Scottish builders stand resilient despite ‘significant headwinds’

Scotland’s small and medium-sized construction firms enjoyed strong growth in the second quarter of 2018 despite significant headwinds, according to the Federation of Master Builders Scotland.

Hundreds of jobs were lost during the last few months as Bonnyrig-based multi-disciplinary construction company Crummock was placed into receivership followed by the collapse of Paisley-based Lambert Contracts Ltd and T Graham & Son (Builders) Limited from Dumfries and Galloway.

However, key results from the FMB’s latest State of Trade Survey found that the performance of small and medium-sized firms (SMEs) rose by 17 percentage points in the second quarter of 2018 to +24%. The performance indicator, which is the only quarterly assessment of the UK-wide SME construction sector, measures workloads, enquiries and expected workloads.

The workloads for SME builders also rose, with the proportion of firms that reported higher workloads growing compared to Q1 2018 (41% vs. 32%).

However more than three quarters of builders said they expect material prices to continue to rise while more than half of firms (60%) struggling to hire carpenters and joiners and 45% struggling to hire plumbers.

Gordon Nelson, director of FMB Scotland, praised the resilience of the sector but issued a warning to the Scottish Government over the “unintended consequences” of its latest policy proposals and warned that the “economic uncertainties” of Brexit loomed.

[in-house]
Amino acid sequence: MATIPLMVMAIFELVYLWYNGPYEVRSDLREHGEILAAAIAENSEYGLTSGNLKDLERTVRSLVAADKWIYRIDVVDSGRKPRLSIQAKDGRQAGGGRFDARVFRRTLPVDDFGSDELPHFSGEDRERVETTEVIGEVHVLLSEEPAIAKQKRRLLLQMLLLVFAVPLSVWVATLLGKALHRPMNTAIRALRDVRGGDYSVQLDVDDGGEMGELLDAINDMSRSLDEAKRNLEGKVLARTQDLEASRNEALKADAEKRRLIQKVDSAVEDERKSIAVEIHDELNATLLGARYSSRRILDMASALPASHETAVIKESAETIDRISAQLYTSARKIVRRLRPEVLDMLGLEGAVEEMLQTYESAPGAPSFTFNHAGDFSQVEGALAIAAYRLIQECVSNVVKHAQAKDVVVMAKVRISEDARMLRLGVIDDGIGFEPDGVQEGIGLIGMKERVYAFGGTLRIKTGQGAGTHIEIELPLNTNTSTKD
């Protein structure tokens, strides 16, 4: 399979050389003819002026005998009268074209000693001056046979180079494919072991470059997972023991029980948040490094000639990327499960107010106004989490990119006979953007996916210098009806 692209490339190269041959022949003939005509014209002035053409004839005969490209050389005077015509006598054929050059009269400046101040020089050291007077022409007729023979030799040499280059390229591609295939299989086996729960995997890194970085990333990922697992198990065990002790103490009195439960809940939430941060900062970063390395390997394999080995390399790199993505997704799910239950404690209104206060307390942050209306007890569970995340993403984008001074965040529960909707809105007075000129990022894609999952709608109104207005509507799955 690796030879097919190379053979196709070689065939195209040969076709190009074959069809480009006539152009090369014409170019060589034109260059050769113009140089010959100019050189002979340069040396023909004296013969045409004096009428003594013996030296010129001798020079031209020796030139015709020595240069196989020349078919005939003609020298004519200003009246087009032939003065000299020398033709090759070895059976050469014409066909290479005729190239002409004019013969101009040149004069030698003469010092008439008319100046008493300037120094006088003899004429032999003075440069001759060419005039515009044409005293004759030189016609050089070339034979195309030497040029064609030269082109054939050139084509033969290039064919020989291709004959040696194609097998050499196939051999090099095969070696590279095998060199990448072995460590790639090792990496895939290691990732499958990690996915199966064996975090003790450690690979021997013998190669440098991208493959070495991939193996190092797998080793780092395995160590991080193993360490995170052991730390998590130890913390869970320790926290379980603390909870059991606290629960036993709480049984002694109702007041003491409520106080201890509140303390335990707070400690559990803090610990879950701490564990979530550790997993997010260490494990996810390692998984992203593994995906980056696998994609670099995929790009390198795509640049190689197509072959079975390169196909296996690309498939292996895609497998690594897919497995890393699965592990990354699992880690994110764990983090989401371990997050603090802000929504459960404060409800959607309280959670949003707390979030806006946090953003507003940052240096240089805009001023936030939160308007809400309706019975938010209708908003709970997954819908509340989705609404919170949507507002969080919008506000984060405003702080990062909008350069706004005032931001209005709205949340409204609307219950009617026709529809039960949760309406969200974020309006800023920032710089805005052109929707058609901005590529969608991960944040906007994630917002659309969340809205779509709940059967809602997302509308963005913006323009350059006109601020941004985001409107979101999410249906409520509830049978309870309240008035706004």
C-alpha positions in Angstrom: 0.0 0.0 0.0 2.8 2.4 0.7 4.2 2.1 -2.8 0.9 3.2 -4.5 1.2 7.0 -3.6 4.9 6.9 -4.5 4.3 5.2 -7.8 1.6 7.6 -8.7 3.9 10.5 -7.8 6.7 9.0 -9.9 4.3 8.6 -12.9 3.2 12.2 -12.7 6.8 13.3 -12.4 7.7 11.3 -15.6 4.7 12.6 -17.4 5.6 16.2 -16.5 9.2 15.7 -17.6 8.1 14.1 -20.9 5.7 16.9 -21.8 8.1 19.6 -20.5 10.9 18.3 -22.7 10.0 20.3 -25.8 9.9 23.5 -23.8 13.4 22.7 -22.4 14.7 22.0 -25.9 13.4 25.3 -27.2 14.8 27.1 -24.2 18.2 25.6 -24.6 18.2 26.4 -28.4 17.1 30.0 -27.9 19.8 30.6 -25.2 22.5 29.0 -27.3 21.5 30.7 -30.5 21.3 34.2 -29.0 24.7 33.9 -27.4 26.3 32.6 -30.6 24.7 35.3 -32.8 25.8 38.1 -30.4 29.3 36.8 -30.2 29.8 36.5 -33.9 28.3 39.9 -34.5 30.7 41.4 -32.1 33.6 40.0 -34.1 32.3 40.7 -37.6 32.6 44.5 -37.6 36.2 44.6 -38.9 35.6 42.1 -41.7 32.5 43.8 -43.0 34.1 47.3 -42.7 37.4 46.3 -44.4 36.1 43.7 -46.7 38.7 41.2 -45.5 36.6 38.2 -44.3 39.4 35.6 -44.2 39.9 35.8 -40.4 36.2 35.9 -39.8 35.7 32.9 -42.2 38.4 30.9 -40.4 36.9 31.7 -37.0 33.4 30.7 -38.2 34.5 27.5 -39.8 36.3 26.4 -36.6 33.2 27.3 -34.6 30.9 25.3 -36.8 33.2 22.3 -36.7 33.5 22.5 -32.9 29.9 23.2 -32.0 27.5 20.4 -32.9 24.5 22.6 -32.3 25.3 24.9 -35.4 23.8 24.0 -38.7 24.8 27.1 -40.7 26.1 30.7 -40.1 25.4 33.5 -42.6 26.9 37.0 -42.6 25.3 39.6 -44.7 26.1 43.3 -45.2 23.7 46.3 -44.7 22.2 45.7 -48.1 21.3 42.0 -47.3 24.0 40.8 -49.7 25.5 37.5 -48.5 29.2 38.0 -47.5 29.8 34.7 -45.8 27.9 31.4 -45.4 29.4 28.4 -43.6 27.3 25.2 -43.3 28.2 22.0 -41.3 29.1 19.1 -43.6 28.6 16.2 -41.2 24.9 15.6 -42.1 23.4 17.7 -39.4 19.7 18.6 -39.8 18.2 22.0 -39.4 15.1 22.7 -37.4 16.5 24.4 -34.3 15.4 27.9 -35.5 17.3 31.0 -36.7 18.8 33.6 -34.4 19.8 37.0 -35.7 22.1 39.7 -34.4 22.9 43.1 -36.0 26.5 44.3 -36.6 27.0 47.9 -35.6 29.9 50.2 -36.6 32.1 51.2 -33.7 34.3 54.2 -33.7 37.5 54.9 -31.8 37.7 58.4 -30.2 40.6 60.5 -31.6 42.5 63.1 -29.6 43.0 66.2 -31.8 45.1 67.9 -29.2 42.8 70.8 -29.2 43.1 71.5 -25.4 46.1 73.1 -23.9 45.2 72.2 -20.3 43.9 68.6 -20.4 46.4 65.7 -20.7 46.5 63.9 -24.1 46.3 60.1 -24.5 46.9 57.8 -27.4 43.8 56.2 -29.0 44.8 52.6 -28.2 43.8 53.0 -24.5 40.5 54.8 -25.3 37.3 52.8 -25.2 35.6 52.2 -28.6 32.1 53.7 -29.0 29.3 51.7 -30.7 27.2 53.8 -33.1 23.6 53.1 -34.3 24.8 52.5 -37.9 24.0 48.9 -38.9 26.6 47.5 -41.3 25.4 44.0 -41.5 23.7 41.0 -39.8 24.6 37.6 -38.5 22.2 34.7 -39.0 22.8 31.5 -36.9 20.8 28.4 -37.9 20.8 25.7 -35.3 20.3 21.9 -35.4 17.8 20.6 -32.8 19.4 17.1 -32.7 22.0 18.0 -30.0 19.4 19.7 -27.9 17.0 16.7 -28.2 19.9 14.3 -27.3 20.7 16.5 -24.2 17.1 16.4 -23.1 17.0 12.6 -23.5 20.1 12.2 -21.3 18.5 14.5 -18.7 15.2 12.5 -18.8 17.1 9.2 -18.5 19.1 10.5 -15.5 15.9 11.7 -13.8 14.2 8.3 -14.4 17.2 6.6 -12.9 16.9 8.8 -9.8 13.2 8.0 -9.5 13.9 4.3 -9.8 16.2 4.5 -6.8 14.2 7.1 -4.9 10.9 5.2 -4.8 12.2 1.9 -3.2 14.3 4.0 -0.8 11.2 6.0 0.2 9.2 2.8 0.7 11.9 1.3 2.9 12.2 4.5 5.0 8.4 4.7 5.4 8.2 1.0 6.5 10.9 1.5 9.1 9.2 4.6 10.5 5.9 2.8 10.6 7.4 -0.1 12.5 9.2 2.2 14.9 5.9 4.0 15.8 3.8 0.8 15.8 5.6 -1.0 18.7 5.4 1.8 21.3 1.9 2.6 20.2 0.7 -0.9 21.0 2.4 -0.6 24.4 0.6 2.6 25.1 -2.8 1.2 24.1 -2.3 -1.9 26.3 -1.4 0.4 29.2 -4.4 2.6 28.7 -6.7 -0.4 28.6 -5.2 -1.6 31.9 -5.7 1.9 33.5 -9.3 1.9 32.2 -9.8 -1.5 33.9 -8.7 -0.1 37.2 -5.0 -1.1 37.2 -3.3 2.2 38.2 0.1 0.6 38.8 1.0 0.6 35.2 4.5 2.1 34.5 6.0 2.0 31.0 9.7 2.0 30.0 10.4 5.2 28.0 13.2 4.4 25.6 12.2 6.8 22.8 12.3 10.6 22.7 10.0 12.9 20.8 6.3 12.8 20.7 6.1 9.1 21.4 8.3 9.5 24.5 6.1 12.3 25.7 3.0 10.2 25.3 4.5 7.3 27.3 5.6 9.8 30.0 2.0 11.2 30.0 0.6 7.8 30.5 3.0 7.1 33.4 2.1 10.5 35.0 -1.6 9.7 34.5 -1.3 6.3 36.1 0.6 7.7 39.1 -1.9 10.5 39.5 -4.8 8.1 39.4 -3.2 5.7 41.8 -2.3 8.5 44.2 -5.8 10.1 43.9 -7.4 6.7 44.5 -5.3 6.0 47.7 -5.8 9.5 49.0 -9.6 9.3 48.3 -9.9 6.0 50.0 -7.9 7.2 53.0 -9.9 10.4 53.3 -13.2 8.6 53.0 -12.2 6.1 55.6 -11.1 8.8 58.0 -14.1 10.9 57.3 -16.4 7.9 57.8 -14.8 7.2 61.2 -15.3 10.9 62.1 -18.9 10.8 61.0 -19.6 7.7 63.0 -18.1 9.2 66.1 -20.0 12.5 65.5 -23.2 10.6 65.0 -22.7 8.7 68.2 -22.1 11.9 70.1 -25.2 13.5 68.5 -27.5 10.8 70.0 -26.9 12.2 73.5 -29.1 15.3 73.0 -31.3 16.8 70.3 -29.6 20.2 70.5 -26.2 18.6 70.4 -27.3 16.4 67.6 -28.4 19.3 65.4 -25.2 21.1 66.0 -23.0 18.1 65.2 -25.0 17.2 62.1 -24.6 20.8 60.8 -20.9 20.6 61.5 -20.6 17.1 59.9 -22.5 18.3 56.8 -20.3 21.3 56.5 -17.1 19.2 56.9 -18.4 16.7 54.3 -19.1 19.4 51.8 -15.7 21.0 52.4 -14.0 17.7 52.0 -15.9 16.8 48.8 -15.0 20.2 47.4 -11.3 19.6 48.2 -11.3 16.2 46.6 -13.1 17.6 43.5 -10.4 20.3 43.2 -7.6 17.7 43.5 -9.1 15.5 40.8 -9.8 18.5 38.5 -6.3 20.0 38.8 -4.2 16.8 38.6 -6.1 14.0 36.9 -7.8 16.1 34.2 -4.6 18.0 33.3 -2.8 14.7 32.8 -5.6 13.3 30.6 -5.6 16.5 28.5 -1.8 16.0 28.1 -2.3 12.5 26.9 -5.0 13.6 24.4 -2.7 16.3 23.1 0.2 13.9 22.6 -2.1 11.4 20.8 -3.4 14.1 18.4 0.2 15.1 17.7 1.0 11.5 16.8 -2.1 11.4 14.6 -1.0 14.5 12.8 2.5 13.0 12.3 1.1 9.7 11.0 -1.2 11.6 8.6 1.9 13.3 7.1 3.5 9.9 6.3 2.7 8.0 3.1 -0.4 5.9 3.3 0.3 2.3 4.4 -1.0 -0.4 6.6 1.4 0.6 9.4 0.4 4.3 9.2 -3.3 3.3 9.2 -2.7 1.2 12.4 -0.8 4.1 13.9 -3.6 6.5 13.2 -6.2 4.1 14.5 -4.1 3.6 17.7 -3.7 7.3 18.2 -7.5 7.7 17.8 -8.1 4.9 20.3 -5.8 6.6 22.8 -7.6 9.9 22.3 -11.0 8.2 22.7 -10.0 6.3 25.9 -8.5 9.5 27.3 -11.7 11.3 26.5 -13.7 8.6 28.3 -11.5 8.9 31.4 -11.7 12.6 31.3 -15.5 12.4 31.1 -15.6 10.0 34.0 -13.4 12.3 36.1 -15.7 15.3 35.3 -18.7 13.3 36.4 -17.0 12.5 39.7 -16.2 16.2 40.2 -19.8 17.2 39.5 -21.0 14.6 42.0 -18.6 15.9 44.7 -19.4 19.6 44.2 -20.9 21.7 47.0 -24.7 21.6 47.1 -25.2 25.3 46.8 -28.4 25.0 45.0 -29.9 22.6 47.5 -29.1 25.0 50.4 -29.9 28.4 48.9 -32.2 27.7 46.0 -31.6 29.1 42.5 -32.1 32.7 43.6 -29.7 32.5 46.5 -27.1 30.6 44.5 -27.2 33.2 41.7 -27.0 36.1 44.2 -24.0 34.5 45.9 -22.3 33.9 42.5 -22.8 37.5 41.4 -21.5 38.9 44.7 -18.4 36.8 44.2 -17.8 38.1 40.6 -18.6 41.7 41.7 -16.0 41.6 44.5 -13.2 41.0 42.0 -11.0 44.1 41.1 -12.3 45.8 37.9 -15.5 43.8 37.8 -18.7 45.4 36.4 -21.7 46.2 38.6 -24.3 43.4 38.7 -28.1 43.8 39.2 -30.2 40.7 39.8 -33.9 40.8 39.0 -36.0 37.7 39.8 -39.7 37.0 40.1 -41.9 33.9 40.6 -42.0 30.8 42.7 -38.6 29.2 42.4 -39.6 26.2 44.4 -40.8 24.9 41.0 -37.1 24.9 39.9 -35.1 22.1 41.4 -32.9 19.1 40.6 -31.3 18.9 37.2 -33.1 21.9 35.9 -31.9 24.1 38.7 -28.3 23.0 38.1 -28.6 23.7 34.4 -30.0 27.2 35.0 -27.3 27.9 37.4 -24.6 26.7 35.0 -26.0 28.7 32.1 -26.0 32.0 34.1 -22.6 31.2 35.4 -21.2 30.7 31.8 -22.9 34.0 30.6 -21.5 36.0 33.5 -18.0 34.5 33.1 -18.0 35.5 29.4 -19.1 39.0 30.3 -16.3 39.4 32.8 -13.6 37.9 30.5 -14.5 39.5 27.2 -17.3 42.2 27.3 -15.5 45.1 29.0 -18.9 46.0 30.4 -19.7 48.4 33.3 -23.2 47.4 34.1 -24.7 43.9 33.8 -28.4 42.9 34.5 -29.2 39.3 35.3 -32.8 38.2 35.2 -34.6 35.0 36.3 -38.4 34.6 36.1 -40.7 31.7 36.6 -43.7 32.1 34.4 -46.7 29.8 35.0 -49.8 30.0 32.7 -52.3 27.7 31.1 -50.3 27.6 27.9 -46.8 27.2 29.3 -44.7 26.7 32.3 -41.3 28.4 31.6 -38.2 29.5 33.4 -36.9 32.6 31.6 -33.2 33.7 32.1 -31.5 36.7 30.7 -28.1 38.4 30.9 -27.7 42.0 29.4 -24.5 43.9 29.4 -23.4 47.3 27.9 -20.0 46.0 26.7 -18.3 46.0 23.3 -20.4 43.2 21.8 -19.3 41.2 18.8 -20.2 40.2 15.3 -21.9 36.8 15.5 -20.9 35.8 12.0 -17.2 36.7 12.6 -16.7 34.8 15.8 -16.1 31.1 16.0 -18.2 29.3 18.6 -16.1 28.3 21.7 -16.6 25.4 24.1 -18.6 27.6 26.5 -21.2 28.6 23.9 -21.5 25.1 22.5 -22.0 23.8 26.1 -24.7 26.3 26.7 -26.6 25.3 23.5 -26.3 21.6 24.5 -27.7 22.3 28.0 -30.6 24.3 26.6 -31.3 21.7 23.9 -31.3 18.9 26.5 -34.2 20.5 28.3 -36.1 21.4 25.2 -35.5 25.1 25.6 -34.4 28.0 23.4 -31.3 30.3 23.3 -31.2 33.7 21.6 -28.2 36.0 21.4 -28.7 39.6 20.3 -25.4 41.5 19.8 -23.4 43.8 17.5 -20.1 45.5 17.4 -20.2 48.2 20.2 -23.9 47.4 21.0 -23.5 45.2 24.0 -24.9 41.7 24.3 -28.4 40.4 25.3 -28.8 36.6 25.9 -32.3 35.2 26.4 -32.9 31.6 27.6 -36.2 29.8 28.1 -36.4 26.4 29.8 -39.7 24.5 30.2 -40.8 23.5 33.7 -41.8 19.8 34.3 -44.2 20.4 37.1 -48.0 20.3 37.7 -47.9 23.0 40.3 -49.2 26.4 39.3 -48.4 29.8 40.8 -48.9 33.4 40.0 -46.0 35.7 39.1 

Gordon Nelson

He said: “The second quarter of this year carried a lot of bad news for the Scottish construction industry with the loss of hundreds of jobs after some well-known firms collapsed. However, beneath these headlines, the outlook for most small construction firms has remained relatively bright.

“The positive reports from construction SMEs in the first quarter of 2018 have not only been sustained into the second quarter, they have improved significantly. This performance is all-the-more remarkable considering the serious headwinds facing the sector. As our research demonstrates, rising material costs and the scarcity of skilled tradespeople continue to batter what is proving to be a highly resilient industry, at the same time as the economic uncertainties of Brexit loom just around the corner.

“However, this resilience will not last indefinitely and the Scottish Government needs to ensure that the industry is not knocked off its stride by the unintended consequences of its latest policy proposals. The recent publication of the Scottish Government’s consultation on implementing the Barclay business rates review has already rung alarm bells. The proposed new tax on out-of-town businesses is set to apply to all firms, and could conceivably hit small construction firms with offices and storage facilities located on the outskirts of towns.”

Mr Nelson added: “In addition, many builders are concerned about the direction of the Planning Bill with an amendment on third party, or ‘equal’, right of appeal expected to come forward. If this does emerge, it would exacerbate the current planning delays experienced by builders and heap significantly more risks upon their businesses. Small construction firms are the backbone of what is a key industry for Scotland’s economy. The Scottish Government must make sure it is not unintentionally shackling them.”

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